Discretion was expected of a nineteenth-century gentleman, and the painter Manet (1832­1883) was a gentleman by birth who remained true to the standards of his class--to the restrained annoyance of his biographer. Ms. Brombert can only speculate about discontent with his fat wife, guilt over their illegitimate son, and love affairs with women including Berthe Morisot. There is no evidence on any of those matters, and the biographer gives them rather too much space. What Ms. Brombert does very well indeed is to describe Manet's professional situation as a painter of contemporary life, much admired by his colleagues and much reviled by conservative and intemperate critics. The fury Manet aroused may have been caused in part by the mischievous question implied in one of his most famous works: Why is a naked female in an improbable setting and titled Venus a respectable nude, but a scandal if she is called Olympia and reclines on a modern bed? What are you fellows really admiring? It remains a question worth considering, although Manet's status as a great and innovative painter poses no question at all.



The
Mediterranean Cat

by Hans Silvester.
Chronicle, 144 pages, $29.95.

Mr. Silvester's new cats are as divertingly posed and as superbly photographed as those in his Cats in the Sun. He introduces them with an amiable reminiscence of his personal cats, but gives no information on how much watching and waiting lies behind his pictures.



Bella and Me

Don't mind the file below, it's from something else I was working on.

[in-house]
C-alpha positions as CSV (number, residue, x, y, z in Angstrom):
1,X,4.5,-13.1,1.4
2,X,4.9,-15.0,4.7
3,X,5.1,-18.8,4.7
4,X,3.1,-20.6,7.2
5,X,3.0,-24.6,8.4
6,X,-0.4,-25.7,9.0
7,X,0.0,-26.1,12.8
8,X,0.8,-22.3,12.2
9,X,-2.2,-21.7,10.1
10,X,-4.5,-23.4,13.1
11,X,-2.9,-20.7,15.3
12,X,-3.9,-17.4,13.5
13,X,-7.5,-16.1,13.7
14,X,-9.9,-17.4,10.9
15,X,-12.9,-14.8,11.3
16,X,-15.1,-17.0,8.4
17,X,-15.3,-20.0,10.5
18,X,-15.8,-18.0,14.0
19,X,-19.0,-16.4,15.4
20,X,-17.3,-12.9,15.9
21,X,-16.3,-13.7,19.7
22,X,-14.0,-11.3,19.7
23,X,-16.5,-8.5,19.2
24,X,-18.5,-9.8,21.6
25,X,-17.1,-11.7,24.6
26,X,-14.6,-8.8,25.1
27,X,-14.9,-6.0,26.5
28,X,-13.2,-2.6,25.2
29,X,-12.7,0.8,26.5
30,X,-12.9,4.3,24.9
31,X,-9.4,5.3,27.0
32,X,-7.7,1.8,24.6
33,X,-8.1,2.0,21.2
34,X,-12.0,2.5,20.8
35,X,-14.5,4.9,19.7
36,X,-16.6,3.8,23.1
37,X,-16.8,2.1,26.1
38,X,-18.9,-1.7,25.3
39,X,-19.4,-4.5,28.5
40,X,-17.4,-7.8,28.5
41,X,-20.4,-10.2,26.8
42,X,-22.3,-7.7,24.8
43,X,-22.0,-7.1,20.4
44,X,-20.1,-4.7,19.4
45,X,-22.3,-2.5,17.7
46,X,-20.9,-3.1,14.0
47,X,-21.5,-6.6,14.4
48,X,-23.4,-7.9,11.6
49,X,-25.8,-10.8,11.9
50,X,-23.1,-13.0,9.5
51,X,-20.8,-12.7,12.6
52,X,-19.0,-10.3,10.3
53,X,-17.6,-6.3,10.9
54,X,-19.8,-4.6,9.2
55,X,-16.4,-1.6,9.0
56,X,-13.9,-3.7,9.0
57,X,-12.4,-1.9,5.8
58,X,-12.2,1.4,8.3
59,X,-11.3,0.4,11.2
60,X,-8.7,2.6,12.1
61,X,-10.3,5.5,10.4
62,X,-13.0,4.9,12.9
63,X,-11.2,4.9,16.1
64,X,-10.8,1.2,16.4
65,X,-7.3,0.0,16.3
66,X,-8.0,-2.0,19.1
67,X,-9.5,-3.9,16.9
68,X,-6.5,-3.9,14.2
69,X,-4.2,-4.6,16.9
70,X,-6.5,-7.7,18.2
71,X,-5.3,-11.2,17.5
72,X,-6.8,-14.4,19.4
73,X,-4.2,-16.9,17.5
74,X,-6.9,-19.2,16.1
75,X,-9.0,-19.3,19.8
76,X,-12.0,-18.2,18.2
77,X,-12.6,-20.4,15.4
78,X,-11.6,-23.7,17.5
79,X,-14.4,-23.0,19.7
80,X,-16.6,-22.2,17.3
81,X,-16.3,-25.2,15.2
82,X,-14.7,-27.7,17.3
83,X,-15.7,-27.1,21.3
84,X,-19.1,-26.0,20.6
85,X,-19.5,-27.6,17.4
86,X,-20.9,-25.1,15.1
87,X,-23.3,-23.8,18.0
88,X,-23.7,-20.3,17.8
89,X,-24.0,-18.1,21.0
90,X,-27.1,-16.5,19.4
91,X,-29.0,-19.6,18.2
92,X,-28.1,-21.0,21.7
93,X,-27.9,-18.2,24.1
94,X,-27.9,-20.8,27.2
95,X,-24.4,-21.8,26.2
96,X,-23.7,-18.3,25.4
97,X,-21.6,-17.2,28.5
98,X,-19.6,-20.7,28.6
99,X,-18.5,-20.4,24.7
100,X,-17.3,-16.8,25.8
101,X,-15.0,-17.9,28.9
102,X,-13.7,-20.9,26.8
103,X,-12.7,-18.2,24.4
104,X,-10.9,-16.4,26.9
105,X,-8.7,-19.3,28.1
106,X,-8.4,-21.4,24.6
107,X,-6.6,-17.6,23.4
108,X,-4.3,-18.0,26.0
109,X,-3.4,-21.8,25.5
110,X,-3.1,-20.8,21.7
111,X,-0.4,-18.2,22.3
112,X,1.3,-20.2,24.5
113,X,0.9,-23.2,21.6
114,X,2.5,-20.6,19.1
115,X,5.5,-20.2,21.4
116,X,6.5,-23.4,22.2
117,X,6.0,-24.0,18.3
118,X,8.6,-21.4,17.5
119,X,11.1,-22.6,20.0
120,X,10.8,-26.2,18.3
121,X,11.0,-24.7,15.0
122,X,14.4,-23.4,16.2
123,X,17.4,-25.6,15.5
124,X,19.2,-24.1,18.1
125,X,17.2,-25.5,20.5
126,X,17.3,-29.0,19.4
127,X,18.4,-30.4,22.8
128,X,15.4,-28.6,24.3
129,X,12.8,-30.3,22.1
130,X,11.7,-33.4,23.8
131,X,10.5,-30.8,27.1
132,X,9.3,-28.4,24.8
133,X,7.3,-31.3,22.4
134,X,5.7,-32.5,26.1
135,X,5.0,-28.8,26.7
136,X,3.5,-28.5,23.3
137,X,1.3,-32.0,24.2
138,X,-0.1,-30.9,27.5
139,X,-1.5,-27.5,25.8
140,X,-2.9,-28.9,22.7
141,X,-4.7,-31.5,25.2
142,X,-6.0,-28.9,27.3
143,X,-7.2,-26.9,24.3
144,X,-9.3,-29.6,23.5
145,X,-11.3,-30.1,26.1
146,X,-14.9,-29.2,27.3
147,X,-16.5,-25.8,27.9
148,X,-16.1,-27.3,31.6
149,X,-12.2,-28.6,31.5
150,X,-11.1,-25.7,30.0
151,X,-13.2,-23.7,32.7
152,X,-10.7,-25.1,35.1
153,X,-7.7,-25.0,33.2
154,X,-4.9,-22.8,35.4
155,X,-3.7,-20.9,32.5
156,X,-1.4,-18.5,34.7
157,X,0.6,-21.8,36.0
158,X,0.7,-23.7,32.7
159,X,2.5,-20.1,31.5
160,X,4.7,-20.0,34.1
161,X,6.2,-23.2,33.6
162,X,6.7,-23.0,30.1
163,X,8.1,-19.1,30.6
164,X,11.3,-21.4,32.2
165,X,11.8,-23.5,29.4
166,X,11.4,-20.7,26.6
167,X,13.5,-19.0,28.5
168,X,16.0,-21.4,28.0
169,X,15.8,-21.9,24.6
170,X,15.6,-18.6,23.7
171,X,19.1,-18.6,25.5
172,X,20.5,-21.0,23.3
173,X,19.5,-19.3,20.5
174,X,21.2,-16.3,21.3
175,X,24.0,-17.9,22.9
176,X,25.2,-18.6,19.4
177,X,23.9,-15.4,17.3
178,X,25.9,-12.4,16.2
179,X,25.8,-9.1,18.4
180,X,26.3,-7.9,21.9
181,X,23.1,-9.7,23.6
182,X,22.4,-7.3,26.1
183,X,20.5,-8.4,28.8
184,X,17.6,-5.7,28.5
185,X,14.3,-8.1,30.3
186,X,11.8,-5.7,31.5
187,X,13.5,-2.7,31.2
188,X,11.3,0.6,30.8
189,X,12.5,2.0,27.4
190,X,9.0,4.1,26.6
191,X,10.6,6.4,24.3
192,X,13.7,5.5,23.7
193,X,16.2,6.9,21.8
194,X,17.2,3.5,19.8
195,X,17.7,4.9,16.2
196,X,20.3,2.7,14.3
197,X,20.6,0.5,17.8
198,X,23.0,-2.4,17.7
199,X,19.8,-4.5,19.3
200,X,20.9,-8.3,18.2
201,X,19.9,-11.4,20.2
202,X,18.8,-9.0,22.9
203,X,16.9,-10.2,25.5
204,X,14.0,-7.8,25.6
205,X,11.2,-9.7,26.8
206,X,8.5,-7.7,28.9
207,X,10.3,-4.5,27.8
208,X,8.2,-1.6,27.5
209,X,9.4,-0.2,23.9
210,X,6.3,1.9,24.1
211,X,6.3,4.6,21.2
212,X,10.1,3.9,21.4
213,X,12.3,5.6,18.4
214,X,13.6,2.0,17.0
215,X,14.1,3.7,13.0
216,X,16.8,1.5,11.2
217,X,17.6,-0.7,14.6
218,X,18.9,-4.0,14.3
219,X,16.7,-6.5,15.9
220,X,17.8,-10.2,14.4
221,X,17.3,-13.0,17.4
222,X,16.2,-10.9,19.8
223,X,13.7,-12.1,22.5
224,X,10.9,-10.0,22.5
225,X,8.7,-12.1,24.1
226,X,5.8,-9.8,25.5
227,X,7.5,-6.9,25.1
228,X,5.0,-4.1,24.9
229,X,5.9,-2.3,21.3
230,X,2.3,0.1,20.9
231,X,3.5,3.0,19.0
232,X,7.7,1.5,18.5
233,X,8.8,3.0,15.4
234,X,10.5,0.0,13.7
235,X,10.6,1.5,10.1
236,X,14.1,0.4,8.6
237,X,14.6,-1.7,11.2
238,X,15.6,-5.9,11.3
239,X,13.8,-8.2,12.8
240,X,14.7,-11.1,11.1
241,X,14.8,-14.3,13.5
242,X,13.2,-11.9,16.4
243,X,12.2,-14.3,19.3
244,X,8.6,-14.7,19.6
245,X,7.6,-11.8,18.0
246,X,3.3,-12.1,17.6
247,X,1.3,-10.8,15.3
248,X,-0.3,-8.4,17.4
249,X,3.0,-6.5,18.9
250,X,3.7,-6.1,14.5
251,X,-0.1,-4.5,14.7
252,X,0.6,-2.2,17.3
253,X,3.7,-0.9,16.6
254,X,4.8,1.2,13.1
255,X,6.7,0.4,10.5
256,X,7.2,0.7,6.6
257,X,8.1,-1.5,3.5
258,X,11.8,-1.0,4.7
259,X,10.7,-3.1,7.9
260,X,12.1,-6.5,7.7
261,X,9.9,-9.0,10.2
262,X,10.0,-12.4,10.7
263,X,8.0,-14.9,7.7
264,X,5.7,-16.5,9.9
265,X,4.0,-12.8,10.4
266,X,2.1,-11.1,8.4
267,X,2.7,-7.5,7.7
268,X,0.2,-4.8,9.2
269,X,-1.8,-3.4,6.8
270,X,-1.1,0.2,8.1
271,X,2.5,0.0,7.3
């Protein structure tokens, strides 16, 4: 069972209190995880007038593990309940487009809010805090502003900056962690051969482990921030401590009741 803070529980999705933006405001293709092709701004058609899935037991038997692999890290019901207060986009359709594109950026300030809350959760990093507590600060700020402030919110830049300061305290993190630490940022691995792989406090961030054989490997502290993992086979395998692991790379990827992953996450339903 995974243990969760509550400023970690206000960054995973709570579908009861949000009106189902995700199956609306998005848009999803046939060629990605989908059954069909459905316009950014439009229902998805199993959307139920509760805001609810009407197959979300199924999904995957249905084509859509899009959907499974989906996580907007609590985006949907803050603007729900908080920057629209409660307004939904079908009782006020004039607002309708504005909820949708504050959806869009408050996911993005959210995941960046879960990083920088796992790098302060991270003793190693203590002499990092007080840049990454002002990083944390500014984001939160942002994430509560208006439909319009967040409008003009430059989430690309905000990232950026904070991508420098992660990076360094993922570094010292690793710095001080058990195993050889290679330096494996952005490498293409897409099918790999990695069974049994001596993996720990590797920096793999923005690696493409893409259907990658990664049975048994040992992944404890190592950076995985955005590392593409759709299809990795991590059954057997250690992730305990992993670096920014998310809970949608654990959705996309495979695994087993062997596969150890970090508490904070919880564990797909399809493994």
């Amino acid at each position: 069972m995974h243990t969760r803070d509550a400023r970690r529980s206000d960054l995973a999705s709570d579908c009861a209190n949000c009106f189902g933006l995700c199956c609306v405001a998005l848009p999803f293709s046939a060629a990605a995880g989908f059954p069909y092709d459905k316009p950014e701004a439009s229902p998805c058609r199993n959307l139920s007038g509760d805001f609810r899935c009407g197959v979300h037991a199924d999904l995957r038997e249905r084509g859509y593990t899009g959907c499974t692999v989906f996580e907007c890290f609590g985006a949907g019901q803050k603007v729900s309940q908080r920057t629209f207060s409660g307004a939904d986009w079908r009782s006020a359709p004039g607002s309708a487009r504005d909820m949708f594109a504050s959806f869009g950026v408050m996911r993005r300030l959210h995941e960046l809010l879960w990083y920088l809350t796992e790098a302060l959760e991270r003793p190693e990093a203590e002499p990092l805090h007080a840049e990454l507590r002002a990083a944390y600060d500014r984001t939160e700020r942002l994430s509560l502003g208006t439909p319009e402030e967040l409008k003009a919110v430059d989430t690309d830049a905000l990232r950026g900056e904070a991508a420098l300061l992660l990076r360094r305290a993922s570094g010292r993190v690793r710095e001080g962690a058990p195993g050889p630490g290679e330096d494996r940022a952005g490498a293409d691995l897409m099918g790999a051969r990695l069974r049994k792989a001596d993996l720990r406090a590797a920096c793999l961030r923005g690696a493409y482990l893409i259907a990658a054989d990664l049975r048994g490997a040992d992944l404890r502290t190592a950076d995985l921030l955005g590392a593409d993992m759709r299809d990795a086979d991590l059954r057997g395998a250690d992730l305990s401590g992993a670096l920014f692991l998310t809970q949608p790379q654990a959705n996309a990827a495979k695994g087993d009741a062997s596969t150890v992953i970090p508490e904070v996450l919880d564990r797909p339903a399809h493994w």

by Herblock.
Bonus Books, 47 pages,
$12.95.
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Bella and Me


Visually, Bella is the zaniest cartoon feline since Krazy Kat. In character she combines recalcitrant teenager and severely demanding wife. One can only chuckle and wonder about the target of Herblock's amusing volley.



The Book of Secrets

by M. G. Vassanji.
Picador/St. Martin's,
352 pages, $24.00.
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The Book of Secrets


Mr. Vassanji was born in East Africa and educated in the United States. His novel, set in his native country, presents a puzzle arising from the 1913 diary of a British colonial administrator and the descendants of people mentioned in that oddly surviving book. Perhaps more important, the story covers the history of Indian-Muslim immigrants to East Africa from the First World War to the present, the tight-knit community they established, and the rise of one family from illiterate poverty in Dar es Salaam to wealth and status in London. The novel is well written, multi-layered, and teasingly inconclusive, and offers a view of an area seldom treated in fiction.



The Secret of
the Incas

by William Sullivan
Crown, 496 pages, $35.00.

Mr. Sullivan candidly explains that his study was inspired by two books--Alexander Marshack's The Roots of Civilization and Hamlet's Mill, by Giorgio de Santillana and Hertha von Dechend. The first demonstrates the enormous antiquity of moon-calendar keeping, and the second argues the factual content of myths. Mr. Sullivan sees Inca myth as a coded record of astronomical events with a bearing on Inca religion. He does not expect to be taken seriously by archaeologists, astronomers, anthropologists, or myth experts, and he probably won't be, but even if one assumes that the puzzle the author claims to have solved was of his own creation, his book is of interest as the record of an intellectual obsession.



True Love Waits

by Wendy Kaminer.
Addison-Wesley, 304 pages,
$22.00.

Several of the essays in this collection originally appeared in The Atlantic.



The Ends of the Earth:
A Journey at the Dawn of the 21st Century

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The Ends of the Earth:
A Journey at the Dawn of the 21st Century

by Robert D. Kaplan.
Random House, 496 pages, $27.50.

Portions of this book first appeared in The Atlantic.



Asking for Love

by Roxana Robinson.
Random House, 288 pages,
$23.00.

Several of the stories in this collection first appeared in The Atlantic.


Copyright © 1996 by The Atlantic Monthly Company. All rights reserved.
The Atlantic Monthly; April 1996; Volume 277, No. 4; pages 124-6.